We can reliably tell which sites are currently vulnerable and which sites aren’t. We can also check the start date for the validity of a certificate. We run other tests, but whether they produce results or not, they only offer hints at which category we should put a domain into.

If you are a site administrator and find that we are reporting incorrect results for your site or service, please make use of Heartbleed HTTP Headers to announce your condition or let us know.

Uncertainties

Never vulnerable or needs a new certificate?

The biggest uncertainty is that we have no reliable way to distinguish between sites waiting for new certificates and sites which were never vulnerable. Both such sites will not be currently vulnerable and will not have new certificates. We look at fragmentary results of previous scans as well as web server software to try to form a guess, but it remains a guess.

Is an old certificate really old?

Every certificate has a validity period. They have a “valid from” date and a “expiry” date. We are (mostly) using the date from which they are valid to see if they are old or new. However many recently reissued certificates have the same validity period as the one that they replaced. As a consequence, certificates that appear as if they are in need of replacement aren’t.

Are we talking to the right service?

Many high traffic web sites use load balancers, which don’t actually process your web request, but send off your request to a one of many back-end servers. The software on a load balancer is meant to be invisible, but it will often be different than what appears on the backend. The tests we perform involve a number of queries, some of which will be handled by the back-end servers and some by the load-balancer. For example, a load-balancer that was running an affected version of OpenSSL might be using IIS as a back end, and thus we might false report as “never vulnerable”.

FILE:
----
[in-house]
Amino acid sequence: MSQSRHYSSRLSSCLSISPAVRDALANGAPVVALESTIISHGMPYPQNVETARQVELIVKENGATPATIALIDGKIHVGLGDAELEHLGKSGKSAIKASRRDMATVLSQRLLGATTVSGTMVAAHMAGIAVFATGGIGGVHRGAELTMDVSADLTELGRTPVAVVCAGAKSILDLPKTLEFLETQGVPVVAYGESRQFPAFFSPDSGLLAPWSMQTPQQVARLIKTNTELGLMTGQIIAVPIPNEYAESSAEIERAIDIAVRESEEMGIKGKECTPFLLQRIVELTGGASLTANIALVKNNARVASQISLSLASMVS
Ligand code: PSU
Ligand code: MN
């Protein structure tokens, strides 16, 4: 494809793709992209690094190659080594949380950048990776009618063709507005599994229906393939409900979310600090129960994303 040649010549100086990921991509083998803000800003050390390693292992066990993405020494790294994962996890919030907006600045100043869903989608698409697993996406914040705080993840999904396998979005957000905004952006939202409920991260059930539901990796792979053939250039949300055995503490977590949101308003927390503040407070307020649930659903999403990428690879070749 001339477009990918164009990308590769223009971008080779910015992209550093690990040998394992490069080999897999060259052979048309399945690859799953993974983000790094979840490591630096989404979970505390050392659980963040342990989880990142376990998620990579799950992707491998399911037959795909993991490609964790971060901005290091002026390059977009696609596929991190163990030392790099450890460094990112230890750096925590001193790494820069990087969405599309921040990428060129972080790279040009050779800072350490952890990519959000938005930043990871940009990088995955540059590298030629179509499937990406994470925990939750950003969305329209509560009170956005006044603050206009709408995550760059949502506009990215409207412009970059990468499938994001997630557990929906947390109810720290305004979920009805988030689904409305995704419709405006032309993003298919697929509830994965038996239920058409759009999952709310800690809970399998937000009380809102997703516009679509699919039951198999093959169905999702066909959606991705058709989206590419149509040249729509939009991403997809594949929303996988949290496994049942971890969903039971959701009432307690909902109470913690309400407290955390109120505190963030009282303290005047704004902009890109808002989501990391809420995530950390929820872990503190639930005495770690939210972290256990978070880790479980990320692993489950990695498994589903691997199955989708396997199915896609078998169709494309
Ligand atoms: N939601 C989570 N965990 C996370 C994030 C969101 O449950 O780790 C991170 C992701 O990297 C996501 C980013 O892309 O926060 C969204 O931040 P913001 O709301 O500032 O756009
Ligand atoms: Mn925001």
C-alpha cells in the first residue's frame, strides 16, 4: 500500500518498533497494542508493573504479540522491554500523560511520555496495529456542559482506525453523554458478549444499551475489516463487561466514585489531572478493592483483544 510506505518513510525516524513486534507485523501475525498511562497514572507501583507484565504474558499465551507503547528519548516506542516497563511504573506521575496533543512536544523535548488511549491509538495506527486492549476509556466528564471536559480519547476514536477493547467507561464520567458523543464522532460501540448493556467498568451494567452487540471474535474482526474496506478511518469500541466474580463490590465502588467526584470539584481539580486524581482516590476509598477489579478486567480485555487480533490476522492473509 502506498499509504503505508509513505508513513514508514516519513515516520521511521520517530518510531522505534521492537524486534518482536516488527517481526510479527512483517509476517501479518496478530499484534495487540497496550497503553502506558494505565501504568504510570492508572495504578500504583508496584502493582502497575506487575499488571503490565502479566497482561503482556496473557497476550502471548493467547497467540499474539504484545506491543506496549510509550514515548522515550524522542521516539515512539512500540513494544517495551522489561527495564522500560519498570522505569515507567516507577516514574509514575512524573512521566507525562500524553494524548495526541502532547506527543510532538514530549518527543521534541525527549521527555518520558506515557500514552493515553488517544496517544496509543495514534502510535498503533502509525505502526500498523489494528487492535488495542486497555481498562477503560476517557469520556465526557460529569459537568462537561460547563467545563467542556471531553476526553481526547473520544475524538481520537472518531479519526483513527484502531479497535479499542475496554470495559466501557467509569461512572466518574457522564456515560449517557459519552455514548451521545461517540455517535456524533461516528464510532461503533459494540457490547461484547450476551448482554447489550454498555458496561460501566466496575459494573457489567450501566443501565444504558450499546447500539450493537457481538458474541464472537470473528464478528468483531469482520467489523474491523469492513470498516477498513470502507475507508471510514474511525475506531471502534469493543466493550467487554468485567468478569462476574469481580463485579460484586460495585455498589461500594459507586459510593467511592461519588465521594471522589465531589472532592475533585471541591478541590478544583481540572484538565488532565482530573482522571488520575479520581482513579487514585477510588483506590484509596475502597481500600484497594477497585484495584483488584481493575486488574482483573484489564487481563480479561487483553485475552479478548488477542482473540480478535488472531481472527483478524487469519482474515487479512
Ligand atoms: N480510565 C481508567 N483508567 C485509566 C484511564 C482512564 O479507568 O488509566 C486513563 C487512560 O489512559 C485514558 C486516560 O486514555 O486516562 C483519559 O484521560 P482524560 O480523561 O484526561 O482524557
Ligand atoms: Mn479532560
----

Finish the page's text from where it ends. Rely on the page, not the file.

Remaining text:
Wrapped Heartbeed Heart: Strong, Unique, New Passwords

Use strong, unique passwords and carry on

Heartbleed is an astonishingly serious thing, but it isn’t cause to panic. Indeed, frightened people tend to make poor security decisions. The bulk of the work is being done by system administrators, and there are changes to come in the ways critical software is scrutinized. But for most people like you and me, the job is to improve our password practices.

Many—I’d like to think nearly all—1Password users are good about having strong, unique passwords for each site and service. That habit should already make the current task easier for you. Heartbleed and this initial version of 1Password Watchtower gives you another opportunity to improve even more. Doing so will make you safer now and long into the future.